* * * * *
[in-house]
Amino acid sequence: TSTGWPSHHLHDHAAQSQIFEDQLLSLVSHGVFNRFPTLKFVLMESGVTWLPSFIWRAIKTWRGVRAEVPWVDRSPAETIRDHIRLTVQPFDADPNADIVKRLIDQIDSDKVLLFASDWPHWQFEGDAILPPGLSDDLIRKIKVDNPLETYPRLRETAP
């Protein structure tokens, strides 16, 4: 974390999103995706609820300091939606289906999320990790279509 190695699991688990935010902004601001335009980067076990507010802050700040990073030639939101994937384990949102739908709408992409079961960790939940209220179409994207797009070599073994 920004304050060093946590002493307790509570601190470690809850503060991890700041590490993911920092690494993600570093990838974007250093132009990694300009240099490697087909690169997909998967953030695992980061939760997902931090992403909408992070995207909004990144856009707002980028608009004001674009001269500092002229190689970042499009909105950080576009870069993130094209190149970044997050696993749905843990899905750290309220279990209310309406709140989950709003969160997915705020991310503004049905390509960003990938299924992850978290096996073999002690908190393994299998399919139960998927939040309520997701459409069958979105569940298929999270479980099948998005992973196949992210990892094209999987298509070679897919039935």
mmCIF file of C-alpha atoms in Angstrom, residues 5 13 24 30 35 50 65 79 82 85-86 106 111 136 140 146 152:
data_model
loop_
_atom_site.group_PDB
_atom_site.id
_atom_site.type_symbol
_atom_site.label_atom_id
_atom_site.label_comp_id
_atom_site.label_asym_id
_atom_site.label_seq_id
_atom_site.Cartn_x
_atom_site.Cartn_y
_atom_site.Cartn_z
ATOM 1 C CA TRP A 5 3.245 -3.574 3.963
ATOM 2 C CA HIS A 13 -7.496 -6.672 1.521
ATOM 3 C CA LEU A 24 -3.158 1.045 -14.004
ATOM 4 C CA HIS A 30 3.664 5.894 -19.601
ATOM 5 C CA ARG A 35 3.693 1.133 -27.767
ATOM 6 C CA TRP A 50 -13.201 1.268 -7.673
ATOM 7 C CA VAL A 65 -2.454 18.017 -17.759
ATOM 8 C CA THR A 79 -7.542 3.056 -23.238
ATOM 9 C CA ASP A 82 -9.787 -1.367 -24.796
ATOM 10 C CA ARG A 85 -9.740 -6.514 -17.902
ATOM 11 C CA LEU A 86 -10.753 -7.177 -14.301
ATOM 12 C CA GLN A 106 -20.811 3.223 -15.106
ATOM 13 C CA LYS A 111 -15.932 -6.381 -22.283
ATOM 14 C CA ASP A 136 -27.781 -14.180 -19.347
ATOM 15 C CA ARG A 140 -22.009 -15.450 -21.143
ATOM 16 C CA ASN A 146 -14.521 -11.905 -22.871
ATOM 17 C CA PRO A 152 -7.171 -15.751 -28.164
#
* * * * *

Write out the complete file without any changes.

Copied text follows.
[in-house]
Amino acid sequence: TSTGWPSHHLHDHAAQSQIFEDQLLSLVSHGVFNRFPTLKFVLMESGVTWLPSFIWRAIKTWRGVRAEVPWVDRSPAETIRDHIRLTVQPFDADPNADIVKRLIDQIDSDKVLLFASDWPHWQFEGDAILPPGLSDDLIRKIKVDNPLETYPRLRETAP
């Protein structure tokens, strides 16, 4: 974390999103995706609820300091939606289906999320990790279509 190695699991688990935010902004601001335009980067076990507010802050700040990073030639939101994937384990949102739908709408992409079961960790939940209220179409994207797009070599073994 920004304050060093946590002493307790509570601190470690809850503060991890700041590490993911920092690494993600570093990838974007250093132009990694300009240099490697087909690169997909998967953030695992980061939760997902931090992403909408992070995207909004990144856009707002980028608009004001674009001269500092002229190689970042499009909105950080576009870069993130094209190149970044997050696993749905843990899905750290309220279990209310309406709140989950709003969160997915705020991310503004049905390509960003990938299924992850978290096996073999002690908190393994299998399919139960998927939040309520997701459409069958979105569940298929999270479980099948998005992973196949992210990892094209999987298509070679897919039935």
mmCIF file of C-alpha atoms in Angstrom, residues 5 13 24 30 35 50 65 79 82 85-86 106 111 136 140 146 152:
data_model
loop_
_atom_site.group_PDB
_atom_site.id
_atom_site.type_symbol
_atom_site.label_atom_id
_atom_site.label_comp_id
_atom_site.label_asym_id
_atom_site.label_seq_id
_atom_site.Cartn_x
_atom_site.Cartn_y
_atom_site.Cartn_z
ATOM 1 C CA TRP A 5 3.245 -3.574 3.963
ATOM 2 C CA HIS A 13 -7.496 -6.672 1.521
ATOM 3 C CA LEU A 24 -3.158 1.045 -14.004
ATOM 4 C CA HIS A 30 3.664 5.894 -19.601
ATOM 5 C CA ARG A 35 3.693 1.133 -27.767
ATOM 6 C CA TRP A 50 -13.201 1.268 -7.673
ATOM 7 C CA VAL A 65 -2.454 18.017 -17.759
ATOM 8 C CA THR A 79 -7.542 3.056 -23.238
ATOM 9 C CA ASP A 82 -9.787 -1.367 -24.796
ATOM 10 C CA ARG A 85 -9.740 -6.514 -17.902
ATOM 11 C CA LEU A 86 -10.753 -7.177 -14.301
ATOM 12 C CA GLN A 106 -20.811 3.223 -15.106
ATOM 13 C CA LYS A 111 -15.932 -6.381 -22.283
ATOM 14 C CA ASP A 136 -27.781 -14.180 -19.347
ATOM 15 C CA ARG A 140 -22.009 -15.450 -21.143
ATOM 16 C CA ASN A 146 -14.521 -11.905 -22.871
ATOM 17 C CA PRO A 152 -7.171 -15.751 -28.164
#